Eureka Genomics and Baylor Research Institute, the research arm of the Baylor Health Care System, said this week that they will work together to understand the causes of colorectal cancer, potentially leading to better prevention, management, and treatment techniques.
Under the agreement, Eureka will use its proprietary bioinformatics system to provide data analysis while BRI will contribute expertise and clinical resources related to colorectal cancer, and intellectual property regarding the JC virus — a potential causative agent in the disease.
Terms of the agreement call for the partners to jointly own any intellectual property relating to the biology or etiology of cancer arising from their collaboration and share revenues from commercialization of potential diagnostics and treatments.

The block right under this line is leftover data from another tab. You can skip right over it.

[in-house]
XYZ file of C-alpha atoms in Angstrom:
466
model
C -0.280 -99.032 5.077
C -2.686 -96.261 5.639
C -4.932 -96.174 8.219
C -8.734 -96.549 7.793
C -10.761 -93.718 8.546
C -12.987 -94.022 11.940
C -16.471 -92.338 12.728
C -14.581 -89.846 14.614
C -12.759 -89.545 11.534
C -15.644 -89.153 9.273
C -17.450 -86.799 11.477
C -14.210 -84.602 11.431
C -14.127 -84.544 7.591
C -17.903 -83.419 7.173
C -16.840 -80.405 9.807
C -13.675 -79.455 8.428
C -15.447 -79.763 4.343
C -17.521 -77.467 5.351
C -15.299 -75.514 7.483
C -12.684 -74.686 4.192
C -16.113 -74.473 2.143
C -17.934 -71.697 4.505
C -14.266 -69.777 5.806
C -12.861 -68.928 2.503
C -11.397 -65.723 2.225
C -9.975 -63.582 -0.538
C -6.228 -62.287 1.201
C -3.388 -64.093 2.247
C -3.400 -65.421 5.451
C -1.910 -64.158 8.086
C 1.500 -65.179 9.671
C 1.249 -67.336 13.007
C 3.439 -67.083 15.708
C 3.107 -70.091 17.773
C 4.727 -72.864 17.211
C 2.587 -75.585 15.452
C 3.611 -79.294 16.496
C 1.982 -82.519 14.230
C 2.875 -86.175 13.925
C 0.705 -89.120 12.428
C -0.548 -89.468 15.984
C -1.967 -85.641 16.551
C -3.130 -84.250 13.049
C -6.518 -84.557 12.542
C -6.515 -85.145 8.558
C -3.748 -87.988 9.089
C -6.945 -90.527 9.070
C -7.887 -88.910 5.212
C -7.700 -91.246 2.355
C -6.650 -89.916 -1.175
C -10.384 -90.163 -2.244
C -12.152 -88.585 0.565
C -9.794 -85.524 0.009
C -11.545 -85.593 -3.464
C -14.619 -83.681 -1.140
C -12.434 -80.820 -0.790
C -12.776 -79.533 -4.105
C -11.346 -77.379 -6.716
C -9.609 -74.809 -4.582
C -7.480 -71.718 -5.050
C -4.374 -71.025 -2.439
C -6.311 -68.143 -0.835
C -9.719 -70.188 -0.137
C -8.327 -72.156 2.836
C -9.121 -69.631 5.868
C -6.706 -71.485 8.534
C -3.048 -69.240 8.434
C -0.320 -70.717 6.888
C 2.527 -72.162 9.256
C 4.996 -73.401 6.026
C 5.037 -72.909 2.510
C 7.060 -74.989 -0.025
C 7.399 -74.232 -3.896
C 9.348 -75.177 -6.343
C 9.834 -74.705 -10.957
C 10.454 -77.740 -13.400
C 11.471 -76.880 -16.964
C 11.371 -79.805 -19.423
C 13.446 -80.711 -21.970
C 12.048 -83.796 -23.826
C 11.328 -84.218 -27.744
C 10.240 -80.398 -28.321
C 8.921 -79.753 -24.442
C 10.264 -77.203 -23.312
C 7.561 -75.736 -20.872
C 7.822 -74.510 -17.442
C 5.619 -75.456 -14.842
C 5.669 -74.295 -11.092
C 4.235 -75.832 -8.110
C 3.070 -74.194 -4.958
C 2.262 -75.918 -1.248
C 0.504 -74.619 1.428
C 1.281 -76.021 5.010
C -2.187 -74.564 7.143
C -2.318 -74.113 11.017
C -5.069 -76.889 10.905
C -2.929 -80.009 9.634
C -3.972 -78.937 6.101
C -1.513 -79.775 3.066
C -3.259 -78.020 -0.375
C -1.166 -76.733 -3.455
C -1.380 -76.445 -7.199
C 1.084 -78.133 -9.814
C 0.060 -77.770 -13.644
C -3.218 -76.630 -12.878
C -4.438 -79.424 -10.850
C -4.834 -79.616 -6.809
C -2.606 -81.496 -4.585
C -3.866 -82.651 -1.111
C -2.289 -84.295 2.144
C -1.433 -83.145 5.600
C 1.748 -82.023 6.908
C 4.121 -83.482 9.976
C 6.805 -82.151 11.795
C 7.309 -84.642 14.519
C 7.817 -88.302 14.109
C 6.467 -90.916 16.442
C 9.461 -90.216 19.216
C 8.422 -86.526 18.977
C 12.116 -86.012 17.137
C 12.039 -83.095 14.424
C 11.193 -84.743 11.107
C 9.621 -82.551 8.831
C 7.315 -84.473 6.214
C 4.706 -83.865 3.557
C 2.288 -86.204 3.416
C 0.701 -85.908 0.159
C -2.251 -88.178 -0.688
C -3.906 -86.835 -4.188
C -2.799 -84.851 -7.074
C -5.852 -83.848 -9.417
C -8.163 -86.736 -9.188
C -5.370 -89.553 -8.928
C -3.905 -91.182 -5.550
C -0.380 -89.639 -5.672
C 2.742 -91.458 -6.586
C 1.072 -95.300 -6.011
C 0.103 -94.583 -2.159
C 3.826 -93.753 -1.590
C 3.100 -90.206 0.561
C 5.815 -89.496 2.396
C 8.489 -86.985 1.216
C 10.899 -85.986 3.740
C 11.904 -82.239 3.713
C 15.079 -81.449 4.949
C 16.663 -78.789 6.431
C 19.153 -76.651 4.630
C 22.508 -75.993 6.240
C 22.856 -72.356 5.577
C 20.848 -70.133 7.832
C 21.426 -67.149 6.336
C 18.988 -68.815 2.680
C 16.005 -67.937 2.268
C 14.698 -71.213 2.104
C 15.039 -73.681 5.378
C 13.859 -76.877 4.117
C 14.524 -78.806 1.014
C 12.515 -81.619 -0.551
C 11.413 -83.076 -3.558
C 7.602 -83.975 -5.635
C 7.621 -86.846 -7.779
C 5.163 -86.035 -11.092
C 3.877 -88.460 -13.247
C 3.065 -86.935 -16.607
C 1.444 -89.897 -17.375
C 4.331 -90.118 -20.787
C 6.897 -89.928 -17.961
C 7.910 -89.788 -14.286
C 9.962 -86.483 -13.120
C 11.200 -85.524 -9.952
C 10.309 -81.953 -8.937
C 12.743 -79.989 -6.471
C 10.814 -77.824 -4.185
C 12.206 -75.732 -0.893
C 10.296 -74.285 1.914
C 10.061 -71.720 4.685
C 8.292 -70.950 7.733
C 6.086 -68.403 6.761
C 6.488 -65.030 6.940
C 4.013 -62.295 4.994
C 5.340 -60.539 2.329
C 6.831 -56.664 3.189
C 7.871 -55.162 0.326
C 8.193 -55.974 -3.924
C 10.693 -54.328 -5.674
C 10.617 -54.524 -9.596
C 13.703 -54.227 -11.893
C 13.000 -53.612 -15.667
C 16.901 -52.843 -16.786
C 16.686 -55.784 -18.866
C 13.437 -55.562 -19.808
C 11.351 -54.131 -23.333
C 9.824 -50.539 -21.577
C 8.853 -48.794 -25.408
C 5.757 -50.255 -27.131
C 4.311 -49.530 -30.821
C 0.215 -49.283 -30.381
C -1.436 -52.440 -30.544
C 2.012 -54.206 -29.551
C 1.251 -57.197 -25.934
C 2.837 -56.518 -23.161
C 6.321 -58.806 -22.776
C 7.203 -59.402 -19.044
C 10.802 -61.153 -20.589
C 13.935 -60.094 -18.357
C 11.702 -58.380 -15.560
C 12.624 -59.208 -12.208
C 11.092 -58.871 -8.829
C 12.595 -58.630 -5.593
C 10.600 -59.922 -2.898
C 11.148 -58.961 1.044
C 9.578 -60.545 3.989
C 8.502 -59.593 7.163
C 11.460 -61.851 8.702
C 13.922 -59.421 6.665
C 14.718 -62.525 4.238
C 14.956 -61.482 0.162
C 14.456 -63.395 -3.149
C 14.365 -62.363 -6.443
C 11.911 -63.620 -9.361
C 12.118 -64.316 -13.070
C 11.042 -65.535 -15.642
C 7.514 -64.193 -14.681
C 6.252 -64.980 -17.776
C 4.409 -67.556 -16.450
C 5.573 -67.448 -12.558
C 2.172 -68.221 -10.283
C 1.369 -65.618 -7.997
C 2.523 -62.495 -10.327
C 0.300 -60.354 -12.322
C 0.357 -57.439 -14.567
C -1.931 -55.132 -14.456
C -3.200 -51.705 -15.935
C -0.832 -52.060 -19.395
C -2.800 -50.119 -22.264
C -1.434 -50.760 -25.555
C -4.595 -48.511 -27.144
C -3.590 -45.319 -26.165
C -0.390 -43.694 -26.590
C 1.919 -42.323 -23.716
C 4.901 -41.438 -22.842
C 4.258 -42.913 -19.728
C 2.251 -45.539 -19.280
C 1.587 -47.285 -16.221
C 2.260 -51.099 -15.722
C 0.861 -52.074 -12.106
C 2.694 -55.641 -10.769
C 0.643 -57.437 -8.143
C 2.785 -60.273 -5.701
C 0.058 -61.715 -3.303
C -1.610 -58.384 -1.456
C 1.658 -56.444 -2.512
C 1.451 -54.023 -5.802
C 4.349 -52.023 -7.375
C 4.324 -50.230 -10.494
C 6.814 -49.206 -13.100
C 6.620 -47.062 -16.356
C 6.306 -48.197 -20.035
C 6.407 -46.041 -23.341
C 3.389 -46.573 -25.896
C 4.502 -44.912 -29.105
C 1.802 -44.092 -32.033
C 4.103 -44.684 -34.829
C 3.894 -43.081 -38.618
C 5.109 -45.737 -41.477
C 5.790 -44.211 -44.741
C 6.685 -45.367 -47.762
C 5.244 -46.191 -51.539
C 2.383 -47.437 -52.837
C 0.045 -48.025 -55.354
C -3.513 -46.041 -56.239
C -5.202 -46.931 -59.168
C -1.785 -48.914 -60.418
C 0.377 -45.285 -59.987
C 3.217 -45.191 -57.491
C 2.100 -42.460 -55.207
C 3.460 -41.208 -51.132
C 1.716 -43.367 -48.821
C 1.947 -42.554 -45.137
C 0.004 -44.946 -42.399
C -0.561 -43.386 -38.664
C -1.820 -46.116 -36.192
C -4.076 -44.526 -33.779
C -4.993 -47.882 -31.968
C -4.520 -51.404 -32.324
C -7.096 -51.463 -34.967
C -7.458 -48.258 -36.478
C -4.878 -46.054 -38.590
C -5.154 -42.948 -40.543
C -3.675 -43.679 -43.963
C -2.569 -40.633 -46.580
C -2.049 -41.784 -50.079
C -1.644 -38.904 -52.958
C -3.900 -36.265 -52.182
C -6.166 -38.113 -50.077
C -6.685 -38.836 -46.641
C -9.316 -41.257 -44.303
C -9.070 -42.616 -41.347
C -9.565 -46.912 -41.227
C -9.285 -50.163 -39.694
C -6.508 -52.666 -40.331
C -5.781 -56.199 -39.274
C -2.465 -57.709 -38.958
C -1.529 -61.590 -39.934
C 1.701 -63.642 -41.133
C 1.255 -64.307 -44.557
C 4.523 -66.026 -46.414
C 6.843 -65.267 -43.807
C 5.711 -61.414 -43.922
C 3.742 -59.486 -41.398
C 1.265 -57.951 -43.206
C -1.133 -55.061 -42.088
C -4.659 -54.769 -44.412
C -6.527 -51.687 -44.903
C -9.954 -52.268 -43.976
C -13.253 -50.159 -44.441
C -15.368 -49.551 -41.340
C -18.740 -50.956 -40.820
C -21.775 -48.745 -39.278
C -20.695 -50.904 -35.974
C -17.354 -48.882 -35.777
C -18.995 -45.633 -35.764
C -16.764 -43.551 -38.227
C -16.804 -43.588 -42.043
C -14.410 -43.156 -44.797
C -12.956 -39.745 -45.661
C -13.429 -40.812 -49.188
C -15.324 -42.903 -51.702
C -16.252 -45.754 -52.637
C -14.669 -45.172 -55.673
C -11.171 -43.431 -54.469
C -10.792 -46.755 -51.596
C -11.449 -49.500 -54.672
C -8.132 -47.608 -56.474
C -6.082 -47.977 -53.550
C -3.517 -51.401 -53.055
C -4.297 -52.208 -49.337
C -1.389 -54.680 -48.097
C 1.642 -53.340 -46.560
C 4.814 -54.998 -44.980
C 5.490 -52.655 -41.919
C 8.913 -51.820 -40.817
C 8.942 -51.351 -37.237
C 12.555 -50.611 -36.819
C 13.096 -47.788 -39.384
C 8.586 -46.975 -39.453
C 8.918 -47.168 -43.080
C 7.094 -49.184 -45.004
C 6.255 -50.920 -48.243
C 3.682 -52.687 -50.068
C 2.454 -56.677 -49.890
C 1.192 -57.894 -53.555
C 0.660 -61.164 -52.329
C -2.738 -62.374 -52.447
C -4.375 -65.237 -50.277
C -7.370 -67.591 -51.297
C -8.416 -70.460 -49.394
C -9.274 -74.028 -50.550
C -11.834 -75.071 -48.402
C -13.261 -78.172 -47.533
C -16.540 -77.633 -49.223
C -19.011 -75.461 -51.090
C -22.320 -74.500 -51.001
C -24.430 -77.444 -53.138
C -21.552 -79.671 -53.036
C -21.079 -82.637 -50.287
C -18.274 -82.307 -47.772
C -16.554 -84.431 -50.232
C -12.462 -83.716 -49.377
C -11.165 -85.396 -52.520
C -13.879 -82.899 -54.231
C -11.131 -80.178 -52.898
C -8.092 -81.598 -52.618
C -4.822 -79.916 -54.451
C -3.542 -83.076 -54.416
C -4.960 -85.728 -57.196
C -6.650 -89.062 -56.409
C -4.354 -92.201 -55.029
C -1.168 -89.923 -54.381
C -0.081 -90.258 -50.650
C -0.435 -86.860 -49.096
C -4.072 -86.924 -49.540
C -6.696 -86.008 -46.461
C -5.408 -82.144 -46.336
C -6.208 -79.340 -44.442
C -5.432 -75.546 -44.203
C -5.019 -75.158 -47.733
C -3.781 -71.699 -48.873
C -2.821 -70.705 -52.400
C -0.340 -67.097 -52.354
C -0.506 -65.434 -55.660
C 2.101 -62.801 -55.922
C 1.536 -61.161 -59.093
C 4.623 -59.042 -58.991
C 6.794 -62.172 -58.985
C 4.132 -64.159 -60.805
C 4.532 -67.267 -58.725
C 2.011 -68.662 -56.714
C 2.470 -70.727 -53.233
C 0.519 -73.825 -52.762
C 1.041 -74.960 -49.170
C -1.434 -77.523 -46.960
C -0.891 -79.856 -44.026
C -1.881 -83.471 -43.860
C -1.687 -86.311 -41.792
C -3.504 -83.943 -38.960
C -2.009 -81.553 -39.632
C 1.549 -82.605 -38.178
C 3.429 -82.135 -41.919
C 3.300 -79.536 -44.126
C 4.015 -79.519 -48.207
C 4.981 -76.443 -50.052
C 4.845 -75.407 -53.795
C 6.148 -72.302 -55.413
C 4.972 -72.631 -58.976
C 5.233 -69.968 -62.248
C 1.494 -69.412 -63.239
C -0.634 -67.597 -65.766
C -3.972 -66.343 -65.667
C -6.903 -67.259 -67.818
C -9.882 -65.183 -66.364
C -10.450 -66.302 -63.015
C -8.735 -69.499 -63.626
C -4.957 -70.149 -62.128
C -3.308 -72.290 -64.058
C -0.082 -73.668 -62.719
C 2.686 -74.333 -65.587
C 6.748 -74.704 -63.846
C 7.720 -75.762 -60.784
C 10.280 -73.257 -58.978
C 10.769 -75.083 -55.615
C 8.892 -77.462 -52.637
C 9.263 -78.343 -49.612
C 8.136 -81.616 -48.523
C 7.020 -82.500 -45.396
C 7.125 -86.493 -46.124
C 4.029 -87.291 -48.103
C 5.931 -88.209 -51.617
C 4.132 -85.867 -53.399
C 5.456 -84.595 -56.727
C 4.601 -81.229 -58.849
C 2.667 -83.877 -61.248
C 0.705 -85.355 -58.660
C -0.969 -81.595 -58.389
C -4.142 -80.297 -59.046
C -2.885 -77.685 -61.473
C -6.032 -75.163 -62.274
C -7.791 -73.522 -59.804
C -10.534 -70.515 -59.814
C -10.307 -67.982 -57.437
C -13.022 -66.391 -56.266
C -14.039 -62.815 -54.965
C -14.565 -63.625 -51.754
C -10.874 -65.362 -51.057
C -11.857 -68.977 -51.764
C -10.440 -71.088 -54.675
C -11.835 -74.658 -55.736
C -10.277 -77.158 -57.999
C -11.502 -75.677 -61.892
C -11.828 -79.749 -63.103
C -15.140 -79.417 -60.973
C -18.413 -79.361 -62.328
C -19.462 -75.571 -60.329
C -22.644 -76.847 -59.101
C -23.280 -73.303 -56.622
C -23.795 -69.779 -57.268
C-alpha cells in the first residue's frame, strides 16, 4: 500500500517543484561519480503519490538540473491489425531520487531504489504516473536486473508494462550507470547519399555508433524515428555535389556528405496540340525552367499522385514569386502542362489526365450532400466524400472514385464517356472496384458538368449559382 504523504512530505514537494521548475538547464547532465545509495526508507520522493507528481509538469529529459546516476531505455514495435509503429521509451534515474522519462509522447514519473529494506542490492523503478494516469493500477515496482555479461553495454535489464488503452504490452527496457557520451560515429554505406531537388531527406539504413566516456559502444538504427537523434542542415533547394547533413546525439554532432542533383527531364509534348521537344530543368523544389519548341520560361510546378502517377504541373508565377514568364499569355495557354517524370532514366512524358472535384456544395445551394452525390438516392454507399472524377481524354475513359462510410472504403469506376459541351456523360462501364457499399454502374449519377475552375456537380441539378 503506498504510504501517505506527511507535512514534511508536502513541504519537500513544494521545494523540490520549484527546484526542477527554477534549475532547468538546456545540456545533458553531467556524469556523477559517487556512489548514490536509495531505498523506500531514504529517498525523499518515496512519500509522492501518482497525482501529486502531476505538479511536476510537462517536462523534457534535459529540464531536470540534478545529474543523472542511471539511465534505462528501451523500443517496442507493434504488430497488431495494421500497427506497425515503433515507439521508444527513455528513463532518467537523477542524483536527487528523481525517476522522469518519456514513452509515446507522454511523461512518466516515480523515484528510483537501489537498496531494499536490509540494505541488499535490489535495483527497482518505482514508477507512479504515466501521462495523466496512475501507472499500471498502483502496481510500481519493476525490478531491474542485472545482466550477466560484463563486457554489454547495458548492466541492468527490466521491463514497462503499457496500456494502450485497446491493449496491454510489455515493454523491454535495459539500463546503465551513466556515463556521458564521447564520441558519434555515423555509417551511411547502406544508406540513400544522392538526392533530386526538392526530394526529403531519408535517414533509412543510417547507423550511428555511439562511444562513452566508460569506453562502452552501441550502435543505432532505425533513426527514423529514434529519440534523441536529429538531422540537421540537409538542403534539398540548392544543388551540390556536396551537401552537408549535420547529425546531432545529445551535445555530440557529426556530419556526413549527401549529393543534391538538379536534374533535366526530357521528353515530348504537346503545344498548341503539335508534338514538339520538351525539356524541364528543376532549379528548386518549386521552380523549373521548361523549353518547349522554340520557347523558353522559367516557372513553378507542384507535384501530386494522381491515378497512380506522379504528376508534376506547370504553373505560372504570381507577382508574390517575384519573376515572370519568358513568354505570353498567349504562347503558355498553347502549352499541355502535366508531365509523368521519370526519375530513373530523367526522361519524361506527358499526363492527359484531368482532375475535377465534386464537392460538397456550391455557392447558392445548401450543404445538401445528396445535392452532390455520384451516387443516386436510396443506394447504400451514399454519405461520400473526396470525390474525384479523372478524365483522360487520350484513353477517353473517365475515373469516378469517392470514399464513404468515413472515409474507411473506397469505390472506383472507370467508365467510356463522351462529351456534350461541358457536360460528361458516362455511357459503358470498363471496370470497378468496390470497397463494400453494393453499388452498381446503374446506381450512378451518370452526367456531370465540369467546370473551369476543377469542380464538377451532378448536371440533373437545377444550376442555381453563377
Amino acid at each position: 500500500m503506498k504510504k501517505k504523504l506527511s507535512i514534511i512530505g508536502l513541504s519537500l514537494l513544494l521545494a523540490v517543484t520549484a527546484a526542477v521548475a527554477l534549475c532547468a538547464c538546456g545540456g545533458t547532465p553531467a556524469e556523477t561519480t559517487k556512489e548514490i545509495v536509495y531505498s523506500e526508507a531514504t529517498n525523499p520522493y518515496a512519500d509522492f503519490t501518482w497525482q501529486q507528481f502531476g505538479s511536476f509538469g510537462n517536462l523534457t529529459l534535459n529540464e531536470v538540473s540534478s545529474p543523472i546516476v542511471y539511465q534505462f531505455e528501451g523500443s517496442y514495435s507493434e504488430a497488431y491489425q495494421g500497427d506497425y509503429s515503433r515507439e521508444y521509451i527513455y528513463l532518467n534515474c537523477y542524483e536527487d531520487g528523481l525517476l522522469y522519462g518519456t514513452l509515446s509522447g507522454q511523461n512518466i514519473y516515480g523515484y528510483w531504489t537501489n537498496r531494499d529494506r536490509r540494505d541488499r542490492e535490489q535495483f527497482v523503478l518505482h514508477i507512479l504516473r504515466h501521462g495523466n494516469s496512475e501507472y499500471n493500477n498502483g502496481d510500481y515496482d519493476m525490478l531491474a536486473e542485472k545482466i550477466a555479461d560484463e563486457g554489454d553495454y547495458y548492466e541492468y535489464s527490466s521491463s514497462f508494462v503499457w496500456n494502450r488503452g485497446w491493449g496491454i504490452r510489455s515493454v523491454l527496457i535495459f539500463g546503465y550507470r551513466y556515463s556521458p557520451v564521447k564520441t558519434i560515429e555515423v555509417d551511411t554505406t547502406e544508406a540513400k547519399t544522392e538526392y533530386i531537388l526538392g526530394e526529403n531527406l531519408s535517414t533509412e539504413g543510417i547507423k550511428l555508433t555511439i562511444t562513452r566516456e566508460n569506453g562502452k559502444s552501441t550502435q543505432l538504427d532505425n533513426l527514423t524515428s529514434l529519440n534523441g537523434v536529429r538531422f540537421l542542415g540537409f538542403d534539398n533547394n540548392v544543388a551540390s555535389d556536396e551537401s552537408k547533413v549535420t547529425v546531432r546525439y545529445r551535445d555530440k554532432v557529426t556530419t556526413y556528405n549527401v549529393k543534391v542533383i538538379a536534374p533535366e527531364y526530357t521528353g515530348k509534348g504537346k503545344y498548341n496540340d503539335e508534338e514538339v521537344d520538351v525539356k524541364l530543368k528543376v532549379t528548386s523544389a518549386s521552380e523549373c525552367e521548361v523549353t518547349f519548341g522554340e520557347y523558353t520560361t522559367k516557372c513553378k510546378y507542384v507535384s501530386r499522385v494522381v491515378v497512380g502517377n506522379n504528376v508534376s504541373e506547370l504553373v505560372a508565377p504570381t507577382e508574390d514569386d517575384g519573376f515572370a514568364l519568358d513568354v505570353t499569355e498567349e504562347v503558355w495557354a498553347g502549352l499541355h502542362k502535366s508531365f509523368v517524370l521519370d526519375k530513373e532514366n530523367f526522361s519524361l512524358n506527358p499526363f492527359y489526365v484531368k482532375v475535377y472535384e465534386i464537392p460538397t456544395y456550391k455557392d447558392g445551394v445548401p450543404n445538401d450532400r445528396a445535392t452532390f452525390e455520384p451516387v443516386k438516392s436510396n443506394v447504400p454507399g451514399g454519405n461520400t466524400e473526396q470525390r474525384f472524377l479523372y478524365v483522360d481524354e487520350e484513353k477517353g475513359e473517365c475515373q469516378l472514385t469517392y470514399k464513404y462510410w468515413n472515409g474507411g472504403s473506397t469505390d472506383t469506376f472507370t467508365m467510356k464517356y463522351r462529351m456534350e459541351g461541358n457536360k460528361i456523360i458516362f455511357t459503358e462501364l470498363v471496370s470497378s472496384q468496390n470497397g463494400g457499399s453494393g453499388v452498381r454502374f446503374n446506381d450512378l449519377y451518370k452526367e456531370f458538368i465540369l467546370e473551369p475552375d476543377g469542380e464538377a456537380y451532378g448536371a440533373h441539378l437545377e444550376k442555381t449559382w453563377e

The partners hope to confirm suspicions, based on prior research at Baylor, that the JC virus is involved in colorectal cancer, as well as identify other microbial or genetic factors.
"This collaboration represents an opportunity to use next generation DNA sequencing techniques — or deep sequencing — to look for non-human DNA sequences in colon tumors,” Richard Boland, principal BRI investigator and chief of the gastroenterology division at Baylor University Medical Center, said in a statement. "It will help us know how many copies of the virus are present in tumor tissues, whether the virus is integrated or, as we think, exists as an independent 'parasite' in the nucleus."